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Recruitment drive Dissident group poaching disillusioned New IRA members in border towns to boost comeback

The Sunday World can reveal the dissident group is reactivating in Derry and Dungiven areas and are targeting impressionable young men and women

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A police woman was targeted in Dungiven

A police woman was targeted in Dungiven

A police woman was targeted in Dungiven

Oglaigh na hEireann (ONH) have reformed and are recruiting in border towns.

The Sunday World can reveal the dissident group is reactivating in Derry and Dungiven areas and are targeting impressionable young men and women.

Local sources say there has been evidence that ONH in those areas are reforming with the intention to poach some members of the New IRA (NIRA) in Derry that has been left red-faced by recent court proceedings where it was revealed they were lacking in skills such as bomb-making.

In a recent court hearing in connection to bomb-making charges against Kieran McCool, it was revealed by officers that the terror group relied on Google to obtain details on how to build a bomb.

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Kieran McCool

Kieran McCool

Kieran McCool

“That was really embarrassing for the New IRA, the fact that they have claimed in the past to have recruited experienced members with pipe and bomb-making skills who will kill members of the security services when in fact they have no one really worth a mention. Their alleged, so-called master bomb-maker was sitting at home looking up Google for tips,” said one security source.

“There are members now asking questions about the levels of capability in the NIRA, some have walked and the plan is for them to reform ONH, that has already begun in areas like Derry, Dungiven with the intention to move in on Strabane. That’s the information I have received.

“What their plans are and who will head the gang in those areas is unclear at the minute. What is clear is that ONH will make a comeback and they will be closely monitored, that’s all I can say at the minute,” the source said.

Kieran McCool (52), from Ballymagowan Gardens in Derry, faces five charges, including three of possessing improvised explosive devices on dates between December 2015 and April this year.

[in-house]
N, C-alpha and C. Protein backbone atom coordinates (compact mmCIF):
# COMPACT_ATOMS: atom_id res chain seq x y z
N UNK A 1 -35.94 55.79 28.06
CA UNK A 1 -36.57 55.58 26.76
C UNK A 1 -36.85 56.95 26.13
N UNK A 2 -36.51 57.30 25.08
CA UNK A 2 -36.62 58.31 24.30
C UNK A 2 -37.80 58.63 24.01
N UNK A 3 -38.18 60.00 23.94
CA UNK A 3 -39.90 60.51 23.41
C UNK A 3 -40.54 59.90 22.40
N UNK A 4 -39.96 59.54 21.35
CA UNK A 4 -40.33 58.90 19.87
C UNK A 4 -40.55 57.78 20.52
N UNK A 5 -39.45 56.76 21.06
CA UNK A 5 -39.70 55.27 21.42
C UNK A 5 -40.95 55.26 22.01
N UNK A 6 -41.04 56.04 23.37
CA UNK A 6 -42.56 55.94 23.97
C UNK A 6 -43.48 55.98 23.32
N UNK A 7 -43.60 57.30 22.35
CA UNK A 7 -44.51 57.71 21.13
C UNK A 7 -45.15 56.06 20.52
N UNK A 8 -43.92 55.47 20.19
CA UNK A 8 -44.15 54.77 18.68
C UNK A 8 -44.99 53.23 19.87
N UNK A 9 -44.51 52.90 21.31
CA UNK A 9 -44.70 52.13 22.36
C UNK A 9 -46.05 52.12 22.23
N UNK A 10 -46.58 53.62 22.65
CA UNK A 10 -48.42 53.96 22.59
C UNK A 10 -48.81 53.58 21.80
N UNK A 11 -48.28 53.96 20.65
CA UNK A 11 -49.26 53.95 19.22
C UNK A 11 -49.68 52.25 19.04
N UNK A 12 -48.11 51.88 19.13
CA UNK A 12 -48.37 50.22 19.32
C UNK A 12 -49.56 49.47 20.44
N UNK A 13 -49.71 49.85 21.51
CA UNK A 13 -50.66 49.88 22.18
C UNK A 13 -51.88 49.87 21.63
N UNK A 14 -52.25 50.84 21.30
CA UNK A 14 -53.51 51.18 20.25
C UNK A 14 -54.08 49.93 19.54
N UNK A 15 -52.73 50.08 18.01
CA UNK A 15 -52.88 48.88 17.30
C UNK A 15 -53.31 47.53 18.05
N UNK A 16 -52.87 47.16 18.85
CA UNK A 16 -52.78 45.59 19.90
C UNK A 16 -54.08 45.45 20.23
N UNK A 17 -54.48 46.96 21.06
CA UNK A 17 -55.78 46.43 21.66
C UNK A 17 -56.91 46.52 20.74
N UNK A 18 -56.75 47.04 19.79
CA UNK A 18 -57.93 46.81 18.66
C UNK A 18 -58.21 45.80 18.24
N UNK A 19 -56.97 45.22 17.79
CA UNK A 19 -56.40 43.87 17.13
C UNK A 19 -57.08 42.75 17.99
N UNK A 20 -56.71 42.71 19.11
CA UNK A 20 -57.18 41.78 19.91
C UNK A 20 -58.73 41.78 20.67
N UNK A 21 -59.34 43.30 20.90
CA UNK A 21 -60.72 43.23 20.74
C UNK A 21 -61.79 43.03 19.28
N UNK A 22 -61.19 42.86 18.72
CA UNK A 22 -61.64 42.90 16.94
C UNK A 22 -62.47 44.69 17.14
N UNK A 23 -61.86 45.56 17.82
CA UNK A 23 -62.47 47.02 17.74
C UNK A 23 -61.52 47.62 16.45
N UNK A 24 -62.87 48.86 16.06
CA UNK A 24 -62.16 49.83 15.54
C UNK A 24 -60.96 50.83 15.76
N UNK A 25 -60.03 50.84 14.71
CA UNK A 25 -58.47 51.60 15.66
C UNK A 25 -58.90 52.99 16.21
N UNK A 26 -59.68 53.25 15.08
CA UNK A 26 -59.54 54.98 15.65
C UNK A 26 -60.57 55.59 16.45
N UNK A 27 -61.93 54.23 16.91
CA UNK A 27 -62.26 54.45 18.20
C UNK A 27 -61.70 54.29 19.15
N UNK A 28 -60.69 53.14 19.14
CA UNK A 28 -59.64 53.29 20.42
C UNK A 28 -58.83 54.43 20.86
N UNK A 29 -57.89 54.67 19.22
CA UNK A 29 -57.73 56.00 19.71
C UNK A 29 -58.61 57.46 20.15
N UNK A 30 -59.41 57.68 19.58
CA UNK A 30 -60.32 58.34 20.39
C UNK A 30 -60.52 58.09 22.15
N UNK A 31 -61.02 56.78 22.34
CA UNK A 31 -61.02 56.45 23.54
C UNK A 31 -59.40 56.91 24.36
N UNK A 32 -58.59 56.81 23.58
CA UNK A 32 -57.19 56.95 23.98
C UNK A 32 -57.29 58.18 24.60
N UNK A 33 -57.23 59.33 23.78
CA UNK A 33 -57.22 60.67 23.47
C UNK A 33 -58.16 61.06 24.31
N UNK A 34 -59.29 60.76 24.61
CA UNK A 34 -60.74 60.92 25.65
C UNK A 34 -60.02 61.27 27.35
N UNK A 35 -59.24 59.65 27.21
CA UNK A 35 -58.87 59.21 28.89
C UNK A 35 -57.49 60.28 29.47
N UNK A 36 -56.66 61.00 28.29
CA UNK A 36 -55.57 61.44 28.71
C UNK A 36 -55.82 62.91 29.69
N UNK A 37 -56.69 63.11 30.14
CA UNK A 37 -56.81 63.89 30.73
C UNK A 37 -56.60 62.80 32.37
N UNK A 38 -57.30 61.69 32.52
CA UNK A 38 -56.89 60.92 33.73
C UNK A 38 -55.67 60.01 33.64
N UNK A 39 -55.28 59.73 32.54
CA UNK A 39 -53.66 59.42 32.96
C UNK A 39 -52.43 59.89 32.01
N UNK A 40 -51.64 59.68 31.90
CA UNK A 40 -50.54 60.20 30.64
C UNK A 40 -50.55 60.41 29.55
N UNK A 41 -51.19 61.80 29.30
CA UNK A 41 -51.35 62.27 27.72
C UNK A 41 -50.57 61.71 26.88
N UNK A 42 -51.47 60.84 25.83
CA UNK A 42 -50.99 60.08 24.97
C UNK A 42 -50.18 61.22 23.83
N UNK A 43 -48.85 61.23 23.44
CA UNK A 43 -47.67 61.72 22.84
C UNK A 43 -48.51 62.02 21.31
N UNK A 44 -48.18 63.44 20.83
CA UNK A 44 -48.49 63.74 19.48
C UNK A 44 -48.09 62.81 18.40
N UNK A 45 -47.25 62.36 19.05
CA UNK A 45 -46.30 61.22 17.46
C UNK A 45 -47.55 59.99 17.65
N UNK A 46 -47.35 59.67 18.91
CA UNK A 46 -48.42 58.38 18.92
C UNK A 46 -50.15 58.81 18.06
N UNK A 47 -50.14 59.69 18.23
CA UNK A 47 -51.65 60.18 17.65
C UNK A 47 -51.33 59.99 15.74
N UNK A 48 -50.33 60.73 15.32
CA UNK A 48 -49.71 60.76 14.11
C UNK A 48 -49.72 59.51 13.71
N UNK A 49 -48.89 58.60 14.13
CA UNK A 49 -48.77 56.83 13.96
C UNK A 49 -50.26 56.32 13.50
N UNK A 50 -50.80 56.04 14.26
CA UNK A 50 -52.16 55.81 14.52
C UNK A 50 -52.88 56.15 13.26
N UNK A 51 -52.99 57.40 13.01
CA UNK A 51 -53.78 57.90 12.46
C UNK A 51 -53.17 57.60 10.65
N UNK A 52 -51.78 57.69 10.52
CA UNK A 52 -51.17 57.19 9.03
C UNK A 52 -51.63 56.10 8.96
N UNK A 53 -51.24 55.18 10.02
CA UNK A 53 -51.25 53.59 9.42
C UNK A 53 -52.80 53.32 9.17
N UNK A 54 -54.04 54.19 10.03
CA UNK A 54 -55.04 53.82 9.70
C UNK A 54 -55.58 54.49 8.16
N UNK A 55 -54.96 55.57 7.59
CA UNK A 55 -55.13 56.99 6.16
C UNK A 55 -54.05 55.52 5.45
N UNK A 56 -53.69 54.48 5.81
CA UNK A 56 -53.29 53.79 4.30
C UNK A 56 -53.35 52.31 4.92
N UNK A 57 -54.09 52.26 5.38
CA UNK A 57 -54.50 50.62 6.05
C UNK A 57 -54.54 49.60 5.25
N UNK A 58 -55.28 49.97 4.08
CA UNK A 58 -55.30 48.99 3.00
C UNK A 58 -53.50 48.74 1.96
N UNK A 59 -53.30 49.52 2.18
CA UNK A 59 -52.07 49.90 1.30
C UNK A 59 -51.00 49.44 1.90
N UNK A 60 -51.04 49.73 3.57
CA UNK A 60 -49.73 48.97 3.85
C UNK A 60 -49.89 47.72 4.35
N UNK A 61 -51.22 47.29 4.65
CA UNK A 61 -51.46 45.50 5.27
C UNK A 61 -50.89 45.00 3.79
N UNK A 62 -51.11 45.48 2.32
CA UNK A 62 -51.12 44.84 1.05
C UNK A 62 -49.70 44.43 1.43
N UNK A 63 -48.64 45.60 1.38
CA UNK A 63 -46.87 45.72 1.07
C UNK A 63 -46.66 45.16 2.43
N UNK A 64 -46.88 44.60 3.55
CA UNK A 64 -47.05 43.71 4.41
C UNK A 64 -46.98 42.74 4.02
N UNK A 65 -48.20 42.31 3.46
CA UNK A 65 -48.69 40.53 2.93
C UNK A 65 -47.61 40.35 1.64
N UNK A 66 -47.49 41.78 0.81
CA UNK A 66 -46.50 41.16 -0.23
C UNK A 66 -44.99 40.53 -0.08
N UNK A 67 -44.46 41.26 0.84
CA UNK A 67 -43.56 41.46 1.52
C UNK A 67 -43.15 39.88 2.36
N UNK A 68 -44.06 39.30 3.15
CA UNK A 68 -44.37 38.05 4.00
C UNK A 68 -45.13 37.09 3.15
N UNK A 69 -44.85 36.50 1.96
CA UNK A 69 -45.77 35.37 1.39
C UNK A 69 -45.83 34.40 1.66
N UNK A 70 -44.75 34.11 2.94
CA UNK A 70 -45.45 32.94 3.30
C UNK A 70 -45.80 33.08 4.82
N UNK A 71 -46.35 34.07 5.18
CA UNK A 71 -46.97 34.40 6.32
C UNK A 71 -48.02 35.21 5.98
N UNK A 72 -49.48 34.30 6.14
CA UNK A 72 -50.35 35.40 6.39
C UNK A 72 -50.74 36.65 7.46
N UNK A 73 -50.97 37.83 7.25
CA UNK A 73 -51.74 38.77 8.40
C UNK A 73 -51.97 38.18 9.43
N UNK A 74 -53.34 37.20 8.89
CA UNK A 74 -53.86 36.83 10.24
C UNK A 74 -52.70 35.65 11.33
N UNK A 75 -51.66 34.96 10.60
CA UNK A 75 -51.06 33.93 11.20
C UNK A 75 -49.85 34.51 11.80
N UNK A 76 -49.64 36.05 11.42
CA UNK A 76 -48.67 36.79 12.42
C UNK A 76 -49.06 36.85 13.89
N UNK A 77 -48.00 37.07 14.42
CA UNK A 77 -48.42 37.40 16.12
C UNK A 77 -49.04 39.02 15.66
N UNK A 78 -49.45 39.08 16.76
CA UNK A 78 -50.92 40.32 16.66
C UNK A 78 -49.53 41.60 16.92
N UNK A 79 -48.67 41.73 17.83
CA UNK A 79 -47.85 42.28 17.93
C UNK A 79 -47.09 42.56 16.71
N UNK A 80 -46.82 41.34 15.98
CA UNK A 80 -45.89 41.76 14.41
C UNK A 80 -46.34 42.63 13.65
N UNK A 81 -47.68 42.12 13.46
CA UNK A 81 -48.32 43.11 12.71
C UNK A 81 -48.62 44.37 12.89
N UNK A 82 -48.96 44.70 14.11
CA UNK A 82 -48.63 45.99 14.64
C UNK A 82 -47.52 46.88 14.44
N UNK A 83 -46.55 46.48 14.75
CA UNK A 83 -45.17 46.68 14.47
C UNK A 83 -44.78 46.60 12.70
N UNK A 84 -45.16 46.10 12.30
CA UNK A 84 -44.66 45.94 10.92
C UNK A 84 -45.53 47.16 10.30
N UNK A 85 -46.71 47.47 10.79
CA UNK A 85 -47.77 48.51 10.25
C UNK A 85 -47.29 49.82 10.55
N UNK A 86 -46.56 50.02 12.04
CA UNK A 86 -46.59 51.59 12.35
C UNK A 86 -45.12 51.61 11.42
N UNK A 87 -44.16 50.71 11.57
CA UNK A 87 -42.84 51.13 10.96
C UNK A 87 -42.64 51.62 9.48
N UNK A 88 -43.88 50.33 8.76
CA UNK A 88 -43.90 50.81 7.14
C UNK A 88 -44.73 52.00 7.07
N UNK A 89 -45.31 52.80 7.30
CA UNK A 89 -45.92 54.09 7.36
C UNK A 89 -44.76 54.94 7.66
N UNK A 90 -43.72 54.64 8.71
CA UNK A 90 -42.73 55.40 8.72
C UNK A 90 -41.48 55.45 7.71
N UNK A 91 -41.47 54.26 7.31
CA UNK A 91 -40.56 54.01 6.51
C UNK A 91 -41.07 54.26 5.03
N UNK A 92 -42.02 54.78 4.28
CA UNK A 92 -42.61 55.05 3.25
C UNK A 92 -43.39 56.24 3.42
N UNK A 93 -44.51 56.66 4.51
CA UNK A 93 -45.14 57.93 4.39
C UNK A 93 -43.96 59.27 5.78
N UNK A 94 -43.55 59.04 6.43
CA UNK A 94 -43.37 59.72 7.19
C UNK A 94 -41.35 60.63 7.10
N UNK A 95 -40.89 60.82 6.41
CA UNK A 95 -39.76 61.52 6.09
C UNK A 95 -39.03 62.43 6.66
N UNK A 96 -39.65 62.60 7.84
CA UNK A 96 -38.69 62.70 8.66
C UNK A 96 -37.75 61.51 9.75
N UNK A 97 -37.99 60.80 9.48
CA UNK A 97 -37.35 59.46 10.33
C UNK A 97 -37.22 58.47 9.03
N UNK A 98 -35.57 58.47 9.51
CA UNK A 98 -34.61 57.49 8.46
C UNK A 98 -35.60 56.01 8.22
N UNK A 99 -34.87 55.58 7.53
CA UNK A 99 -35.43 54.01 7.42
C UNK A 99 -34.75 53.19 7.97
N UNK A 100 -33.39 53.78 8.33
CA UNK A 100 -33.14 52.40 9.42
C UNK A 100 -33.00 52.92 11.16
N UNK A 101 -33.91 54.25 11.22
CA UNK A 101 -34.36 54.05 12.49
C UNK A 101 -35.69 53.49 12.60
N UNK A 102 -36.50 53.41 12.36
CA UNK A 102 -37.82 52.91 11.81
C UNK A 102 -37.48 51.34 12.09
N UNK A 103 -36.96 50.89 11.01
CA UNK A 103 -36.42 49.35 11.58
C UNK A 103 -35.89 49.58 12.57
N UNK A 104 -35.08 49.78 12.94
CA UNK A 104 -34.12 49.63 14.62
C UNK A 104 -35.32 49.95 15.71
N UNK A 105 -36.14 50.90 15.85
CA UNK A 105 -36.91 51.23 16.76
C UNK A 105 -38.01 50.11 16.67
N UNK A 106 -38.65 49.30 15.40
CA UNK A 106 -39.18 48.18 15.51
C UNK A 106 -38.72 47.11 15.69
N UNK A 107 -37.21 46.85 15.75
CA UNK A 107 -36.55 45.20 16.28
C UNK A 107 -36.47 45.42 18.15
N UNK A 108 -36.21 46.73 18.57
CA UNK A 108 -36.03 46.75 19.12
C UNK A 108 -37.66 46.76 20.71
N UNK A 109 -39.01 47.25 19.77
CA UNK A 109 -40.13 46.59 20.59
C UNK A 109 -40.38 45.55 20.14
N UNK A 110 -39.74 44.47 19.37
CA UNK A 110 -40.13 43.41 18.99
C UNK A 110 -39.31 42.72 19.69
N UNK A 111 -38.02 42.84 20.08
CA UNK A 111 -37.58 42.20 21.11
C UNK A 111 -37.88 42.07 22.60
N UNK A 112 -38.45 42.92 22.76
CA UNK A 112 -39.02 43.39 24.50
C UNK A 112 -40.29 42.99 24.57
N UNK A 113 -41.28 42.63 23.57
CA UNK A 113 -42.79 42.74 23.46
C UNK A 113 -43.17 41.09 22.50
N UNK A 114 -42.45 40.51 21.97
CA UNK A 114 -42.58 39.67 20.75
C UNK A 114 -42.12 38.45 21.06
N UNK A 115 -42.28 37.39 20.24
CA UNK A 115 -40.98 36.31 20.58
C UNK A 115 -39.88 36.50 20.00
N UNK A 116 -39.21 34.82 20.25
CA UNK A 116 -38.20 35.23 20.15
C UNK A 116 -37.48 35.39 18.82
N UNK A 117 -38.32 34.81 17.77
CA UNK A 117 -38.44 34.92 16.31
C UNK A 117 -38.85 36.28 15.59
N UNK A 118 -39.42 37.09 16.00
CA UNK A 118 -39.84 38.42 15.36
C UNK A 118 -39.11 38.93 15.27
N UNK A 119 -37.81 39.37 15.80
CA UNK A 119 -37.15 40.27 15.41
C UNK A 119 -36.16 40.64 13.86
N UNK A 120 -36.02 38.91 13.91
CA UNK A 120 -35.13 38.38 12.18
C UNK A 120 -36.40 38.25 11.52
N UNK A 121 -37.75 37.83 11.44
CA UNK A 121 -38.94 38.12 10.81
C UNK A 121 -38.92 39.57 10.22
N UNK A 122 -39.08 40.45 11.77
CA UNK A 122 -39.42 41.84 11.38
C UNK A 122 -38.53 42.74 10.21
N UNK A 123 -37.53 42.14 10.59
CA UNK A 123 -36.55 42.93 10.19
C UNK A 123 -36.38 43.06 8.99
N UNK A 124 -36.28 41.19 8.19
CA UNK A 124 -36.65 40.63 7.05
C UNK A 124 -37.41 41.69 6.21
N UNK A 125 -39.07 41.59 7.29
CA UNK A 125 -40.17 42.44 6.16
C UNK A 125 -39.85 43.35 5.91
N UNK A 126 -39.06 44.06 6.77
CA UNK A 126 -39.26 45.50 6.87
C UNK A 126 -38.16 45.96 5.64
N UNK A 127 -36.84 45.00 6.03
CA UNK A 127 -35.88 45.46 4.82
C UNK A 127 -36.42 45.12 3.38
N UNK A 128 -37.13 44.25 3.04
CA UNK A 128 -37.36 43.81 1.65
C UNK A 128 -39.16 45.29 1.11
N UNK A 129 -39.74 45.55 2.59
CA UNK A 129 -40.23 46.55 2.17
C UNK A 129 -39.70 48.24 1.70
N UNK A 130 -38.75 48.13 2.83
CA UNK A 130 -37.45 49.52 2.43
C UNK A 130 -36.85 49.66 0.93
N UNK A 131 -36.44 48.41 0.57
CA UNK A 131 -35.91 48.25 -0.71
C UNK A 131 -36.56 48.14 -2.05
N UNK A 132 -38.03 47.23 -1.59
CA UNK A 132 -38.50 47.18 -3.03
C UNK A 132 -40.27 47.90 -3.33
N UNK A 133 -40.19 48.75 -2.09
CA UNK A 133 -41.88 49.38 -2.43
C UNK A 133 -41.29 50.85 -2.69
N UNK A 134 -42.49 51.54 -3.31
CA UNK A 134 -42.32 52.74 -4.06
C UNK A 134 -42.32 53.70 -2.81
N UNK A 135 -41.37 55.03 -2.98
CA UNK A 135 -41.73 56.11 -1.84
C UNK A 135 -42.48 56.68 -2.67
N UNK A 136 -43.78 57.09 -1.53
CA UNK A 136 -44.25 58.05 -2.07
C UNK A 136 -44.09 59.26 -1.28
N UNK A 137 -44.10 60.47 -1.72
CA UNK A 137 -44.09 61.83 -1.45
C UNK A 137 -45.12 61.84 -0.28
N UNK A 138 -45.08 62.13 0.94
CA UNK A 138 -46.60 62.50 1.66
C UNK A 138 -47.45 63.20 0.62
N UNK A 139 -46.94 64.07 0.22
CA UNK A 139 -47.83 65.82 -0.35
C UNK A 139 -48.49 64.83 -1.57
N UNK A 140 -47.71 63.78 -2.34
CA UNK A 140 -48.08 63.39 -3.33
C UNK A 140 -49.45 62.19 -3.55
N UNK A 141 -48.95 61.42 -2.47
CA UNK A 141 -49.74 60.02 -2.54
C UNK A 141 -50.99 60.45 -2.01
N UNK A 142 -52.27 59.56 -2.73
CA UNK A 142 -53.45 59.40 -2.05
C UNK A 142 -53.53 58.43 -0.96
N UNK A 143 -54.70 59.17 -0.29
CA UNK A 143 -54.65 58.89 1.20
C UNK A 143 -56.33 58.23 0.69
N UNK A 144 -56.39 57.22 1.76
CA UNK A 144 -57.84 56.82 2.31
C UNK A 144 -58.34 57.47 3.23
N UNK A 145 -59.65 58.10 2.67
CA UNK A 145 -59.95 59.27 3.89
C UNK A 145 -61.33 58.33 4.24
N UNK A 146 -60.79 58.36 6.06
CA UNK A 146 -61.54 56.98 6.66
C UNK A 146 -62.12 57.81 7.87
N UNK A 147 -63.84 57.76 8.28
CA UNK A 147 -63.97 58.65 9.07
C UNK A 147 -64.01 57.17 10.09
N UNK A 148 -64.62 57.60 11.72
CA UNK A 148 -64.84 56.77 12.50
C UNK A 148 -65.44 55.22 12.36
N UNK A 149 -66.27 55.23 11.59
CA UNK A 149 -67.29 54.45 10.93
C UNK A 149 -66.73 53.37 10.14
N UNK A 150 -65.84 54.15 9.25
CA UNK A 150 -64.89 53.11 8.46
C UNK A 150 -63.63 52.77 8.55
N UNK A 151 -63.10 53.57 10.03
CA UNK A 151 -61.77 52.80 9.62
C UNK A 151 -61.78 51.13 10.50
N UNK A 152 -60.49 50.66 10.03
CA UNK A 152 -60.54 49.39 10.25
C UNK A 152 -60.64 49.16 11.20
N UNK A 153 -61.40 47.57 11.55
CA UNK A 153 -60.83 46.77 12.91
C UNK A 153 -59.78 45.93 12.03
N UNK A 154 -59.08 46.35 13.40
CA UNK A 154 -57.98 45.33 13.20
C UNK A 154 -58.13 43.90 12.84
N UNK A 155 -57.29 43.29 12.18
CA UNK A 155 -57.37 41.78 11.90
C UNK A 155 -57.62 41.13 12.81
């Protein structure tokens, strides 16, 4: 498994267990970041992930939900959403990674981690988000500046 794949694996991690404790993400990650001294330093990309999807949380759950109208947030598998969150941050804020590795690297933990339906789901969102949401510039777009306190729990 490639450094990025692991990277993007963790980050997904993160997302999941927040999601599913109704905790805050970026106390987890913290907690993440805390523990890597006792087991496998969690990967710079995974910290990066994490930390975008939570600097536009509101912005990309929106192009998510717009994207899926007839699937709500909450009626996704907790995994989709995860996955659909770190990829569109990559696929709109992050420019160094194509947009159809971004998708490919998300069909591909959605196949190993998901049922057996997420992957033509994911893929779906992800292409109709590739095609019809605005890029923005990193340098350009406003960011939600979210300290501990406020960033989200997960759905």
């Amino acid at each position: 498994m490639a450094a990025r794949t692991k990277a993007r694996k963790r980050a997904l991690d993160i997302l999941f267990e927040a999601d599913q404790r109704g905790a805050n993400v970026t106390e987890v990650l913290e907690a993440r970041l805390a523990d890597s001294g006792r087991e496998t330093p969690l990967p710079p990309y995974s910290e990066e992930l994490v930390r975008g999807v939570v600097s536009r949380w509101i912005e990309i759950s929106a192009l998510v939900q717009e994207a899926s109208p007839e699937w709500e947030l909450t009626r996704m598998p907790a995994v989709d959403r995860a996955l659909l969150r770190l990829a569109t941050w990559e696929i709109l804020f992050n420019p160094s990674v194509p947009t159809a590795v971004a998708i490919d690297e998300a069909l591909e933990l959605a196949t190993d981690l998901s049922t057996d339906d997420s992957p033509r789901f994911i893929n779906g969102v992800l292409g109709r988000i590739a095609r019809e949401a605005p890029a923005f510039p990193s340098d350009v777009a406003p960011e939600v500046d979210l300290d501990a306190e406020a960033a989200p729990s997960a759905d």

He was arrested in connection to the device found beside a police officer’s car in Dungiven last month.

McCool was also charged with preparatory acts of terrorism between the same dates and possessing a mobile phone for use in an act of terrorism on dates between September 2017 and January 2019.

A court was told the explosive devices charges related to the incident in Dungiven, a device found on the Skeoge Road in Derry in July 2016 and a mortar discovered in Strabane in September 2019.

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A police officer told the court he believed McCool was a “bomb-maker on behalf of the New IRA” and had been involved in a series of incidents going back to 2015.

During the hearing an officer told the court there was “trace explosive evidence” on a jacket found in McCool’s house on March 18.

He added there was electronic evidence relating to internet searches on how to build explosive devices.

Another source told the Sunday World: “The fact they had to go on the internet says it all really but it does not rule out their threat. What it proves is that they have been bumming and blowing about the strength of their manpower and they have no real infrastructure.”

During McCool’s hearing his solicitor asked the officer if his client’s arrest in connection to the Dungiven attack was based on the fact that police believed they could link the defendant to material found on the Skeoge Road.

The officer in charge confirmed that is the case.

The officer said that the bomb-maker’s signature showed similar adaptations to timing devices and power units.

The judge said the charges were serious, but there was still a presumption of innocence.

Referring to the risk of further offences and “the well-documented attempt on the life of a police officer in Dungiven”, McCool was remanded in custody to appear at Derry Magistrates Court on June 10.

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